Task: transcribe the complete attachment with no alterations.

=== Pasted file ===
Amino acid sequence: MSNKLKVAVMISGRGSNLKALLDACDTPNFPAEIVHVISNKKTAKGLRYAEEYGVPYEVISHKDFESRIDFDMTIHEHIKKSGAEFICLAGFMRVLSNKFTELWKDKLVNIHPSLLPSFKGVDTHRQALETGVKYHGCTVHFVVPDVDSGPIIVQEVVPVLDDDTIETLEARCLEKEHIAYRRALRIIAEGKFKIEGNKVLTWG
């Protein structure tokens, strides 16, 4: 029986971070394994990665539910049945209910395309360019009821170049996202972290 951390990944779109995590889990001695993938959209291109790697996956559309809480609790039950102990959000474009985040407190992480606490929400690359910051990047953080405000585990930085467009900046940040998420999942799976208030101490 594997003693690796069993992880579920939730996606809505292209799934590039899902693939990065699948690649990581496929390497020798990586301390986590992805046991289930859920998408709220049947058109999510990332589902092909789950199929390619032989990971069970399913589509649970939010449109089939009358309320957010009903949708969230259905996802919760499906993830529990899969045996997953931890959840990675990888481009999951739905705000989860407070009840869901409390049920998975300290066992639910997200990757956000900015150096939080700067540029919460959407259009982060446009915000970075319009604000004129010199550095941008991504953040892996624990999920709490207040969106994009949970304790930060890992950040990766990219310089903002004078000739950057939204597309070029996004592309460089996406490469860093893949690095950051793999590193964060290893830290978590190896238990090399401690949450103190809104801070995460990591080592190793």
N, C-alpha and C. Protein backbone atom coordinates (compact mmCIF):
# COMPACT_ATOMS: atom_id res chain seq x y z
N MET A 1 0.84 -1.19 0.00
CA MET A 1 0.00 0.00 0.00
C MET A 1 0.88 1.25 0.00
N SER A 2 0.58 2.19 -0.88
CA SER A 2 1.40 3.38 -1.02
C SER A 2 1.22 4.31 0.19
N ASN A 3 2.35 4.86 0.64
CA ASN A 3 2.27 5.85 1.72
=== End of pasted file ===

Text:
Amino acid sequence: MSNKLKVAVMISGRGSNLKALLDACDTPNFPAEIVHVISNKKTAKGLRYAEEYGVPYEVISHKDFESRIDFDMTIHEHIKKSGAEFICLAGFMRVLSNKFTELWKDKLVNIHPSLLPSFKGVDTHRQALETGVKYHGCTVHFVVPDVDSGPIIVQEVVPVLDDDTIETLEARCLEKEHIAYRRALRIIAEGKFKIEGNKVLTWG
């Protein structure tokens, strides 16, 4: 029986971070394994990665539910049945209910395309360019009821170049996202972290 951390990944779109995590889990001695993938959209291109790697996956559309809480609790039950102990959000474009985040407190992480606490929400690359910051990047953080405000585990930085467009900046940040998420999942799976208030101490 594997003693690796069993992880579920939730996606809505292209799934590039899902693939990065699948690649990581496929390497020798990586301390986590992805046991289930859920998408709220049947058109999510990332589902092909789950199929390619032989990971069970399913589509649970939010449109089939009358309320957010009903949708969230259905996802919760499906993830529990899969045996997953931890959840990675990888481009999951739905705000989860407070009840869901409390049920998975300290066992639910997200990757956000900015150096939080700067540029919460959407259009982060446009915000970075319009604000004129010199550095941008991504953040892996624990999920709490207040969106994009949970304790930060890992950040990766990219310089903002004078000739950057939204597309070029996004592309460089996406490469860093893949690095950051793999590193964060290893830290978590190896238990090399401690949450103190809104801070995460990591080592190793």
N, C-alpha and C. Protein backbone atom coordinates (compact mmCIF):
# COMPACT_ATOMS: atom_id res chain seq x y z
N MET A 1 0.84 -1.19 0.00
CA MET A 1 0.00 0.00 0.00
C MET A 1 0.88 1.25 0.00
N SER A 2 0.58 2.19 -0.88
CA SER A 2 1.40 3.38 -1.02
C SER A 2 1.22 4.31 0.19
N ASN A 3 2.35 4.86 0.64
CA ASN A 3 2.27 5.85 1.72